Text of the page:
Anyway, let's thank God for small mercies. We don't yet have a Pachamama Mass.
     
    Last edited: Feb 12, 2020
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  6. Mario

    Mario Powers

    Amen! I'm not going to speculate today, just rejoice!:ROFLMAO: Praise God!

    Safe in the Hearts of Jesus and Mary!
     
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  7. Tanker

    Tanker Archangels


    This is just pure opinion on my part......I see the pope as more a politician than a shepherd. His tenure has borne that out, IMO. Our last president, #44 Obama, was on the apology tour for America for 8 years. He apologized to absolutely everyone and it weakened America. I think that is what the pope is doing and he might not even know he is weakening Holy Mother Church. Although he is pretty smart so he might. Not that there is anything wrong with apology per se. It does weaken the original subject though when done over and over and over ad nauseam.

    But it seems we dodged a bullet indeed. Praise God.
     
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  8. Dolours

    Dolours Powers

    It looks like some of the pushback had an effect on him. Environmentalism is his major priority and he wasn't going to risk that being overshadowed by a row over married priests and women deacons. He certainly hasn't shut the door on married priests and he can re-visit the women deacons issue after the latest study is completed. I'm fairly sure that he has packed that study group with supporters of women's ordination.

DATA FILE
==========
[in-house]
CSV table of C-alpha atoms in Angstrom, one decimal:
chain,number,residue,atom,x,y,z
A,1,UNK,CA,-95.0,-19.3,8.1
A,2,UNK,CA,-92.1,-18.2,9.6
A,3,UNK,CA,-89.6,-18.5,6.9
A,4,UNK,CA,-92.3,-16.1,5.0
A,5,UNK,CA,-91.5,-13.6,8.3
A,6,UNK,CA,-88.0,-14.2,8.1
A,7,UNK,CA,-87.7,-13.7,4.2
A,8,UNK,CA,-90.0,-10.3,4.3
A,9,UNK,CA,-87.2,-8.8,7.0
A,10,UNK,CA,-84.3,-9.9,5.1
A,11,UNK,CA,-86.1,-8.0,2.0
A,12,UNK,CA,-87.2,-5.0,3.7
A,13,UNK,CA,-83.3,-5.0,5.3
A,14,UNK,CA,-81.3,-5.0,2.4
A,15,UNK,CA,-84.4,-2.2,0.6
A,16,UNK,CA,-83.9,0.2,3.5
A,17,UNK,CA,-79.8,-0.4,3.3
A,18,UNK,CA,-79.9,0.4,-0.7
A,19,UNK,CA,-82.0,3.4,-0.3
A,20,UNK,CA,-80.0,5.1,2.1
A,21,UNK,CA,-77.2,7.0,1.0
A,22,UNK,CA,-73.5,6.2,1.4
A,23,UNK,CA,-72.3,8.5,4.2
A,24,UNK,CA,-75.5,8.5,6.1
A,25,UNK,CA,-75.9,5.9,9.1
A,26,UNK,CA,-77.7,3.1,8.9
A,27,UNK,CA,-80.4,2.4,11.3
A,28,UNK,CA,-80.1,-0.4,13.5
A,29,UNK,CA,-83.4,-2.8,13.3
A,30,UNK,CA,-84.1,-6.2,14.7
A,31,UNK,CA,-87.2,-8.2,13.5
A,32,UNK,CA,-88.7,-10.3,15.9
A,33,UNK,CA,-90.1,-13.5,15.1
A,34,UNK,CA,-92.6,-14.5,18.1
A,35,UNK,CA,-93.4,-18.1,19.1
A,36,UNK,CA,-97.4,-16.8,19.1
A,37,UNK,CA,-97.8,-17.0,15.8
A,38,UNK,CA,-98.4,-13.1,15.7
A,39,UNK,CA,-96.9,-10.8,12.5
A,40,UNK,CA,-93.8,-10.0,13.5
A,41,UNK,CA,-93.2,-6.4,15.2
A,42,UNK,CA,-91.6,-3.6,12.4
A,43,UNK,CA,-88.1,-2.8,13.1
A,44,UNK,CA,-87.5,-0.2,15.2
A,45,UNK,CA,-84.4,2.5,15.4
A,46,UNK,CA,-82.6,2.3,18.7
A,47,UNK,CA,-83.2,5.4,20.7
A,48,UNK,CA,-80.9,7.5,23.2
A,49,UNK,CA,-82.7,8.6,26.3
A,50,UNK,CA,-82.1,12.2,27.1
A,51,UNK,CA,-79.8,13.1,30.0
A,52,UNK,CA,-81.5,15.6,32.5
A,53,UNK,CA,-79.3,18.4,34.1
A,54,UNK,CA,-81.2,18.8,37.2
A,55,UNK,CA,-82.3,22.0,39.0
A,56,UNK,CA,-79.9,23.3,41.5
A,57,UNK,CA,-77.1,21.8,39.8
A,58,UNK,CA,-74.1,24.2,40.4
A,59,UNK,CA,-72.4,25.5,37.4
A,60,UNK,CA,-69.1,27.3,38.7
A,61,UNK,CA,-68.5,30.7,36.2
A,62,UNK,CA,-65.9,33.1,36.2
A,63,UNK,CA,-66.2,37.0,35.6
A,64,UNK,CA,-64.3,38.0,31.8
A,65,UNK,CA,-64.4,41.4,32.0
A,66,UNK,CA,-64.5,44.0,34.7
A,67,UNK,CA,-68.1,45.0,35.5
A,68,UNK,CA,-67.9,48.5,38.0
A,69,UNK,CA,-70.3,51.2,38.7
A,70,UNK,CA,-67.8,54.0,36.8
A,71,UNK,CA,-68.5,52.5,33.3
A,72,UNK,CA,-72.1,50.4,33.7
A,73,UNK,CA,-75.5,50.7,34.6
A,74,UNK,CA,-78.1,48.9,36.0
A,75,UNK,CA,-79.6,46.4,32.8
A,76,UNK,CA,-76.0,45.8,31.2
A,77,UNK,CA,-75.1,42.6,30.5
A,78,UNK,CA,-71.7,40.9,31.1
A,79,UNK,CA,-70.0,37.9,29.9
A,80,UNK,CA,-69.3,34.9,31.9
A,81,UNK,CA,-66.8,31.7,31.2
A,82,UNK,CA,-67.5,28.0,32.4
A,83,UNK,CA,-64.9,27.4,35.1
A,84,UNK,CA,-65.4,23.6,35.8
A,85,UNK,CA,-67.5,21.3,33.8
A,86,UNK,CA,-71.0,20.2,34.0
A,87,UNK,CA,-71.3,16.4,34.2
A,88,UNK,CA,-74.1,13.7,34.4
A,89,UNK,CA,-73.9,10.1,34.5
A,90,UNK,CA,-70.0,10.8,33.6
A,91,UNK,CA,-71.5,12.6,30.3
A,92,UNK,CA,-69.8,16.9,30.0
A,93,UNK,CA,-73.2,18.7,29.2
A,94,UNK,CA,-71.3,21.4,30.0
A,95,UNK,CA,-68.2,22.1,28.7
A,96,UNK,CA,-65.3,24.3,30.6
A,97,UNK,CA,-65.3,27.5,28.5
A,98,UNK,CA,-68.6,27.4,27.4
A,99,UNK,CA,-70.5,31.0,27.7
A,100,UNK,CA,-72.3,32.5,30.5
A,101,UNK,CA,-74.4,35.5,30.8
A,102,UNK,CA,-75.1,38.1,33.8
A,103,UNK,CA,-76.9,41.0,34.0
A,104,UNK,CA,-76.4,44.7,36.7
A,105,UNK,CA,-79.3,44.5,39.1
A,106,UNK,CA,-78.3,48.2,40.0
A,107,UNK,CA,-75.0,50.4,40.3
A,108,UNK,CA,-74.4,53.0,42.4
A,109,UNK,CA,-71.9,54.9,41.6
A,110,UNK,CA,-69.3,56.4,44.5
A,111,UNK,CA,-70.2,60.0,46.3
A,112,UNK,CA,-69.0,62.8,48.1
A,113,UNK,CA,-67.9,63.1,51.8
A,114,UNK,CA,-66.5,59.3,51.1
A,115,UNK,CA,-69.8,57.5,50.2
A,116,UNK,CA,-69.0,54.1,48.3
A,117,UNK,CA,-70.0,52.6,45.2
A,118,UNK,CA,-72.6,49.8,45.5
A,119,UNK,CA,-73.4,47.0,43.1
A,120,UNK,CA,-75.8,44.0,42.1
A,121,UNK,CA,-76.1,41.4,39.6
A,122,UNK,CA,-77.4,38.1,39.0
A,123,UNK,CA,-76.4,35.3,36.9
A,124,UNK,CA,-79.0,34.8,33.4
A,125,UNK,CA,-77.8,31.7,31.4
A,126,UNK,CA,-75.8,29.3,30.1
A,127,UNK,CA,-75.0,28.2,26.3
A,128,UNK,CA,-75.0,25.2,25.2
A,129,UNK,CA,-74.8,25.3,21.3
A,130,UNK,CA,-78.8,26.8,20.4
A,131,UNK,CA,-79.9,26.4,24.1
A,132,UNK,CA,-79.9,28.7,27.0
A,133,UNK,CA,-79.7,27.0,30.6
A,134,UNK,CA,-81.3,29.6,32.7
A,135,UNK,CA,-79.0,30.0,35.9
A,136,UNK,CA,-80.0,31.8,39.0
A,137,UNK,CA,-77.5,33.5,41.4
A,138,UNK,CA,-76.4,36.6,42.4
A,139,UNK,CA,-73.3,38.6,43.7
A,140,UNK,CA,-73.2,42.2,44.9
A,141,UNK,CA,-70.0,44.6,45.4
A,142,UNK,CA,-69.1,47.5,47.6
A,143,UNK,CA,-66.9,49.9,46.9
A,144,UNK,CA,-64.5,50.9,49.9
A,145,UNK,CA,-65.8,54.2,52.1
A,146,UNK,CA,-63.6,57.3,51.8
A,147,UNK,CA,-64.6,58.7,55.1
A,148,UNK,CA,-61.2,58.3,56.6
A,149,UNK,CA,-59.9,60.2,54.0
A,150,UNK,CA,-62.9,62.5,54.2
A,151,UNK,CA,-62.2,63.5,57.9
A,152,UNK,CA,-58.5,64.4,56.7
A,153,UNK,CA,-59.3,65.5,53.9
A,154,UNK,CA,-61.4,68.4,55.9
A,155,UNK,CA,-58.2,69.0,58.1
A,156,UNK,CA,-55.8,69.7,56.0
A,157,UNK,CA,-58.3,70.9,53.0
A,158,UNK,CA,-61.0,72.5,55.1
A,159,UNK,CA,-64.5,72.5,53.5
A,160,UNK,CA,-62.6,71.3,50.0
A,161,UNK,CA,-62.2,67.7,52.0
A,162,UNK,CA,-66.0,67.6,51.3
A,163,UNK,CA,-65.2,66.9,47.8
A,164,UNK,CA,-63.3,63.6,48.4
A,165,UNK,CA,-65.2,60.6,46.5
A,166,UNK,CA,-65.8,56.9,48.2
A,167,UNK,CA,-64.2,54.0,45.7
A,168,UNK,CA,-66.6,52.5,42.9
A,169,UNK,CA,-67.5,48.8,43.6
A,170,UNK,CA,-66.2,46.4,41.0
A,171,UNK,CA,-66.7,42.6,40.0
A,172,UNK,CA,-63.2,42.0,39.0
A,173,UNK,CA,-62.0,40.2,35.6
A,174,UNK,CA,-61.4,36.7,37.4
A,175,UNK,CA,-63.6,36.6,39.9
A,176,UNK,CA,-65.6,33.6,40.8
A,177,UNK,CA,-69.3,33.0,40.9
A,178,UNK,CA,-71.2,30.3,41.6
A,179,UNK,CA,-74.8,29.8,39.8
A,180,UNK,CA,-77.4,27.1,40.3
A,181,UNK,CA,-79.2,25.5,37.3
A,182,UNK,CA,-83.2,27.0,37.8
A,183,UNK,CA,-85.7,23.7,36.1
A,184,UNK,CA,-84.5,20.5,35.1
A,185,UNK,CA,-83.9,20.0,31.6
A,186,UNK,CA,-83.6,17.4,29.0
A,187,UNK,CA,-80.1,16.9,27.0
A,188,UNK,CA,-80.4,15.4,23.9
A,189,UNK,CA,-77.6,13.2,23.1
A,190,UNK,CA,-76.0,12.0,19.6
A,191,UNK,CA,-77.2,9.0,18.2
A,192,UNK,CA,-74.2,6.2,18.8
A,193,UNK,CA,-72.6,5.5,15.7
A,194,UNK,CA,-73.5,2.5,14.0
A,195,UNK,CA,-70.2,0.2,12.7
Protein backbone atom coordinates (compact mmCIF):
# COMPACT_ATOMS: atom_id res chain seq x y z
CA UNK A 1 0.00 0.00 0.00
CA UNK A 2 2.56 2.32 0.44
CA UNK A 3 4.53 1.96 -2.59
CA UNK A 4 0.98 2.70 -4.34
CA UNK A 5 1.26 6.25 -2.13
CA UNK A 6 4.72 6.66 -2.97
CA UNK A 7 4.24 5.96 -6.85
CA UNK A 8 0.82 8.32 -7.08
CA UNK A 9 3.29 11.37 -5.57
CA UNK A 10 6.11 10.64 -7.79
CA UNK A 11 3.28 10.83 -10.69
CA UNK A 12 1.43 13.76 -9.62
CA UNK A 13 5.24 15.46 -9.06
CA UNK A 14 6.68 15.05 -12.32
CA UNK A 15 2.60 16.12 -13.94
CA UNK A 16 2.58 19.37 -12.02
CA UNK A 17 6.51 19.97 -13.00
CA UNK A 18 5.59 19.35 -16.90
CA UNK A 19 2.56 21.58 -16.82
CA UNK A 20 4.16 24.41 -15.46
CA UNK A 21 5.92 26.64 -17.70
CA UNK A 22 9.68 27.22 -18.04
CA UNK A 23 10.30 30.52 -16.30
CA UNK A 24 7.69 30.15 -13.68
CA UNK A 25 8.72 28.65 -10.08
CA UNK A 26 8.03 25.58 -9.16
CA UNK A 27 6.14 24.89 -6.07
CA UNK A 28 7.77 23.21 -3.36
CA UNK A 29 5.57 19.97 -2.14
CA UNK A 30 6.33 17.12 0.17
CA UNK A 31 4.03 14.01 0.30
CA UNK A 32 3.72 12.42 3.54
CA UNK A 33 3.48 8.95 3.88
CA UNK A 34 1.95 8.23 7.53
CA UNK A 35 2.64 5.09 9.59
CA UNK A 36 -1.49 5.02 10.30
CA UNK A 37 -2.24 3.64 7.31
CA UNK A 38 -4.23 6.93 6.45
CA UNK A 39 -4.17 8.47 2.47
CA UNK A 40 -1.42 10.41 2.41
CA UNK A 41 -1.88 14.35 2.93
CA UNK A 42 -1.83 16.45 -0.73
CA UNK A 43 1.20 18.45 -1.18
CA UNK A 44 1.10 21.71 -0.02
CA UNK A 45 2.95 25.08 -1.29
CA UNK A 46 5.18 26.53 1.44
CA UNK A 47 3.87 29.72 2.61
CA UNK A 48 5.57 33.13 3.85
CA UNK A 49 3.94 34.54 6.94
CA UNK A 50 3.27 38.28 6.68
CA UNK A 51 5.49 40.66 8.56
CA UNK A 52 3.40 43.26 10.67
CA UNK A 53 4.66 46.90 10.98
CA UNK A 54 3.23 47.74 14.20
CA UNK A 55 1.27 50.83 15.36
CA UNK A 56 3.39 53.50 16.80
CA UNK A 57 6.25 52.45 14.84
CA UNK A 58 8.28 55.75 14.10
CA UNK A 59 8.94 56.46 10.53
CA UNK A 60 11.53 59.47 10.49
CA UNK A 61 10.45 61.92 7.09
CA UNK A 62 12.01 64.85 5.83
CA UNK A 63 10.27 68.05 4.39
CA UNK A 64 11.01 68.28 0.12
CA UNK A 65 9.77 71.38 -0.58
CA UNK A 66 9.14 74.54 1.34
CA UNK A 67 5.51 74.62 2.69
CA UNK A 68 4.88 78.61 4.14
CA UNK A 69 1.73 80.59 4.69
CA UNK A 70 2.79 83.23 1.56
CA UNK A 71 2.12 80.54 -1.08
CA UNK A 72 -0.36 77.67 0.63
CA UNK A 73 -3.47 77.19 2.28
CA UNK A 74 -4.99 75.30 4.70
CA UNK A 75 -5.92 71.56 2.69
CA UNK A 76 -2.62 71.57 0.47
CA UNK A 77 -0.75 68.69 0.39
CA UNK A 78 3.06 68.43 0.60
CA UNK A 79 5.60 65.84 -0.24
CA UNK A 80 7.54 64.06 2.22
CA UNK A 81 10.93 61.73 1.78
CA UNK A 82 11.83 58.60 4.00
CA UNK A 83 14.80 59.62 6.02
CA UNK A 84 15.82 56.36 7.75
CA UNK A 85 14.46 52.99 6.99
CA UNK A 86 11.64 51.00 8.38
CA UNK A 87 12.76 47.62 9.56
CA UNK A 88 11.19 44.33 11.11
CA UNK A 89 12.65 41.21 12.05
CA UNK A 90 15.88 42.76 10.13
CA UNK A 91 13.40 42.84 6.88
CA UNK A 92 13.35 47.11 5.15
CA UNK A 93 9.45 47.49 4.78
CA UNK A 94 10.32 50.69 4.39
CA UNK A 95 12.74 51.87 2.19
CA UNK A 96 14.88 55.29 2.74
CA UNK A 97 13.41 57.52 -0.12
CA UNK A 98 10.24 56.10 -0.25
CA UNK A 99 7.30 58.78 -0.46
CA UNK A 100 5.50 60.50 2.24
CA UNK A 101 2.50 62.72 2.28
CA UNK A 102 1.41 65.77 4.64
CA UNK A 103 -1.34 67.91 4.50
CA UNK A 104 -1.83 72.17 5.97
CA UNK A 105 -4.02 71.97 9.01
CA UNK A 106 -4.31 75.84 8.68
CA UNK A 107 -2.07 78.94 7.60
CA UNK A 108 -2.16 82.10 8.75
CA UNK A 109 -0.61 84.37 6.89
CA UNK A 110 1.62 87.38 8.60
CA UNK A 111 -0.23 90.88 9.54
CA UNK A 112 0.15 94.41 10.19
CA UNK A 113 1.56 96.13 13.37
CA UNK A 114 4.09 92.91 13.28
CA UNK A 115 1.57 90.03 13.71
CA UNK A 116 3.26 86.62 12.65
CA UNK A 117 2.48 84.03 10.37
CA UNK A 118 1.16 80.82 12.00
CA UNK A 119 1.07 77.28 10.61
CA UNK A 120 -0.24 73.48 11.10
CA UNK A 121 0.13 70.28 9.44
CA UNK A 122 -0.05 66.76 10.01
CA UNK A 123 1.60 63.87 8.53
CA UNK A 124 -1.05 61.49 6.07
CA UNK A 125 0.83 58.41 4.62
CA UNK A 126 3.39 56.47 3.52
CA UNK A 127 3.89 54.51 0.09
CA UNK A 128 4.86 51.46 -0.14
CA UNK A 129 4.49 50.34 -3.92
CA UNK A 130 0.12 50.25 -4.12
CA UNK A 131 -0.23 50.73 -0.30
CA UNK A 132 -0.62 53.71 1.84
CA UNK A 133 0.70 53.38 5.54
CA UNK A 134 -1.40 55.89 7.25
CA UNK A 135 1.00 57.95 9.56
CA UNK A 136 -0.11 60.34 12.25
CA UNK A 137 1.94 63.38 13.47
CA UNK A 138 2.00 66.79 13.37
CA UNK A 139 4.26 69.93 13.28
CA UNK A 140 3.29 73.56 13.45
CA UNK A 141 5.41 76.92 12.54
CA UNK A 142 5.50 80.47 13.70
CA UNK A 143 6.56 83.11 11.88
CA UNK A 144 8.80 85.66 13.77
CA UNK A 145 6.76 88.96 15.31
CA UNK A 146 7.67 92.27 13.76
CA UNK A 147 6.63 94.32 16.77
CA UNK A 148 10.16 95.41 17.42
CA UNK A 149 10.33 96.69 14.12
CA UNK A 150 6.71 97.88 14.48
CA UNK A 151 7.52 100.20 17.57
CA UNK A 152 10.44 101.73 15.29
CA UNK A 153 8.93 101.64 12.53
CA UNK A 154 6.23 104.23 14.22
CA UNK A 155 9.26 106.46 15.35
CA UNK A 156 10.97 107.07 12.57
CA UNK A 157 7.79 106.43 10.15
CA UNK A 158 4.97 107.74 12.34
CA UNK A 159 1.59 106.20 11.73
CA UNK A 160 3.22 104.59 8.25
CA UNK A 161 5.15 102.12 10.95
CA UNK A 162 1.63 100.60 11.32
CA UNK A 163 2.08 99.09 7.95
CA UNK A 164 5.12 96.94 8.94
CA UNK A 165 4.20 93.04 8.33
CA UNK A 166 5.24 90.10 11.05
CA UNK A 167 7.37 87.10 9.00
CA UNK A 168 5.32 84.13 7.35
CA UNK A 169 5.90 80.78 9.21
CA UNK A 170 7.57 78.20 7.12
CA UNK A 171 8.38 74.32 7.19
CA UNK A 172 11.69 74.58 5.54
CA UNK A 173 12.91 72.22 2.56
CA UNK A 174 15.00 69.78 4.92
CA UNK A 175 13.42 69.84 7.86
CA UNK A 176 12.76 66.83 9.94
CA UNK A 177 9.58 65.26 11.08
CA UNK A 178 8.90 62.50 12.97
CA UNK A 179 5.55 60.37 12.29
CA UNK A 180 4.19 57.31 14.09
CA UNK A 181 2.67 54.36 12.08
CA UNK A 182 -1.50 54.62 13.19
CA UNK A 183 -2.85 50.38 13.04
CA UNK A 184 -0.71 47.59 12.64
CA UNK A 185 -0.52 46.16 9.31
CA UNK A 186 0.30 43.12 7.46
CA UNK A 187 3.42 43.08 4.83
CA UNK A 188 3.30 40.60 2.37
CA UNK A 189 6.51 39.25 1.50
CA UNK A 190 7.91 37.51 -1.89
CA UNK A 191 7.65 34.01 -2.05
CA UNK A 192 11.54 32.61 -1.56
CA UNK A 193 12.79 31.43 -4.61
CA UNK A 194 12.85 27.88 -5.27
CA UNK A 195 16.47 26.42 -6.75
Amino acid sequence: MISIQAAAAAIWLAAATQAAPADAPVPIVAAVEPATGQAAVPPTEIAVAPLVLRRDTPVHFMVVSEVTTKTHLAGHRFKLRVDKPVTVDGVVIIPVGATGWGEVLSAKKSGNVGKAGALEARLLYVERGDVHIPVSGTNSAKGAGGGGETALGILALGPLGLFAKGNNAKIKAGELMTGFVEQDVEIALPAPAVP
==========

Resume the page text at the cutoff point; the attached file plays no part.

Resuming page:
The section about the Eucharist isn't great. He says a whole lot about preaching the Gospel but doesn't mention that Jesus also said "baptize all nations". All that talk about not imposing rules or turning people away looks like he's giving the nod to Communion for the unbaptized. And it certainly looks like there will be plenty of pachamama icons at Masses in both the cities and villages in the Amazon region.

    We've dodged a bullet temporarily on the married priests and deaconesses but it looks like women priests are a non-starter for this Pope. I wouldn't rule out a Pachamama Mass in a year or two.

    His closeness to Jeffrey Sachs is a worry. A secular Jew having so much influence in the Church conjures up fears of the Synagogue of Satan. All we can do is pray and trust that the Holy Spirit will keep on protecting the Church.
     
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  9. padraig

    padraig New Member

    Perhaps prayer helped?

    Anyway thank God . I thought he was going to do something dreadful.
     
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  10. Carol55

    Carol55 Ave Maria

    Well said Dolours, as usual. Thank you.

    Rain, Thank you for starting this thread. It is good news. We need to count our blessings and keep praying for more blessings too. +